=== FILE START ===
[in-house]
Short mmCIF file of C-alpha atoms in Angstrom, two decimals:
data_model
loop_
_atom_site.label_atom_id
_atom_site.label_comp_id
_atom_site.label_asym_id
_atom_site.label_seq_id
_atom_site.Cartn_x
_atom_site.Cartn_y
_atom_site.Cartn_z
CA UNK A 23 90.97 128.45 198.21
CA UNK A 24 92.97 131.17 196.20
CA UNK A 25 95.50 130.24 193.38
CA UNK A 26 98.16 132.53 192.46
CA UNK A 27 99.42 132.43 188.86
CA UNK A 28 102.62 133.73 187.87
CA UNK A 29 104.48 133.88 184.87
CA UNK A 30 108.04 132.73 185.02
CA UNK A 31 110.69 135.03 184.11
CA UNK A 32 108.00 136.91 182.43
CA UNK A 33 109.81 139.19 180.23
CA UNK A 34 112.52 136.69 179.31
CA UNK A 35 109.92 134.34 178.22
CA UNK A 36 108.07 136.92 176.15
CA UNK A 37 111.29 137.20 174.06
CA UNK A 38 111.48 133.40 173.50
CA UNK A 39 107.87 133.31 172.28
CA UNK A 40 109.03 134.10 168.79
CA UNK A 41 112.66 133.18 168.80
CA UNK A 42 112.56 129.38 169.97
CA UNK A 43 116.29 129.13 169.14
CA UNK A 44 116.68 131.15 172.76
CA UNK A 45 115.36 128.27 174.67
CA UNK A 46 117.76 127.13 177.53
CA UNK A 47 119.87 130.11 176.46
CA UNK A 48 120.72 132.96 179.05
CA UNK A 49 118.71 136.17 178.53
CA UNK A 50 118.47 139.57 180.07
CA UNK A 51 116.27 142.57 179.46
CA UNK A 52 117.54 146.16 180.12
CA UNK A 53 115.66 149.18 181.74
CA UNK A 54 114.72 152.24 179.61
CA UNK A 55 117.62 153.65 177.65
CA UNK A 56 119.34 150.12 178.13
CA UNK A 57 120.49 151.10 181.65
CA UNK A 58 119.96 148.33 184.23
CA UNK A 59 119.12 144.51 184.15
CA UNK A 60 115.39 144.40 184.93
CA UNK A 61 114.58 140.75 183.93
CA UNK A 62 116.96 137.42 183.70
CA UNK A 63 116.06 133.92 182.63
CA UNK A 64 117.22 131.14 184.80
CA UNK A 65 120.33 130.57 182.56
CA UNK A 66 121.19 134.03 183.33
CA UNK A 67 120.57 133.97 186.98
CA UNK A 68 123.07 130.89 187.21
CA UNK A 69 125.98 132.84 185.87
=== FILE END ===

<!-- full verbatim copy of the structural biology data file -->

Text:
[in-house]
Short mmCIF file of C-alpha atoms in Angstrom, two decimals:
data_model
loop_
_atom_site.label_atom_id
_atom_site.label_comp_id
_atom_site.label_asym_id
_atom_site.label_seq_id
_atom_site.Cartn_x
_atom_site.Cartn_y
_atom_site.Cartn_z
CA UNK A 23 90.97 128.45 198.21
CA UNK A 24 92.97 131.17 196.20
CA UNK A 25 95.50 130.24 193.38
CA UNK A 26 98.16 132.53 192.46
CA UNK A 27 99.42 132.43 188.86
CA UNK A 28 102.62 133.73 187.87
CA UNK A 29 104.48 133.88 184.87
CA UNK A 30 108.04 132.73 185.02
CA UNK A 31 110.69 135.03 184.11
CA UNK A 32 108.00 136.91 182.43
CA UNK A 33 109.81 139.19 180.23
CA UNK A 34 112.52 136.69 179.31
CA UNK A 35 109.92 134.34 178.22
CA UNK A 36 108.07 136.92 176.15
CA UNK A 37 111.29 137.20 174.06
CA UNK A 38 111.48 133.40 173.50
CA UNK A 39 107.87 133.31 172.28
CA UNK A 40 109.03 134.10 168.79
CA UNK A 41 112.66 133.18 168.80
CA UNK A 42 112.56 129.38 169.97
CA UNK A 43 116.29 129.13 169.14
CA UNK A 44 116.68 131.15 172.76
CA UNK A 45 115.36 128.27 174.67
CA UNK A 46 117.76 127.13 177.53
CA UNK A 47 119.87 130.11 176.46
CA UNK A 48 120.72 132.96 179.05
CA UNK A 49 118.71 136.17 178.53
CA UNK A 50 118.47 139.57 180.07
CA UNK A 51 116.27 142.57 179.46
CA UNK A 52 117.54 146.16 180.12
CA UNK A 53 115.66 149.18 181.74
CA UNK A 54 114.72 152.24 179.61
CA UNK A 55 117.62 153.65 177.65
CA UNK A 56 119.34 150.12 178.13
CA UNK A 57 120.49 151.10 181.65
CA UNK A 58 119.96 148.33 184.23
CA UNK A 59 119.12 144.51 184.15
CA UNK A 60 115.39 144.40 184.93
CA UNK A 61 114.58 140.75 183.93
CA UNK A 62 116.96 137.42 183.70
CA UNK A 63 116.06 133.92 182.63
CA UNK A 64 117.22 131.14 184.80
CA UNK A 65 120.33 130.57 182.56
CA UNK A 66 121.19 134.03 183.33
CA UNK A 67 120.57 133.97 186.98
CA UNK A 68 123.07 130.89 187.21
CA UNK A 69 125.98 132.84 185.87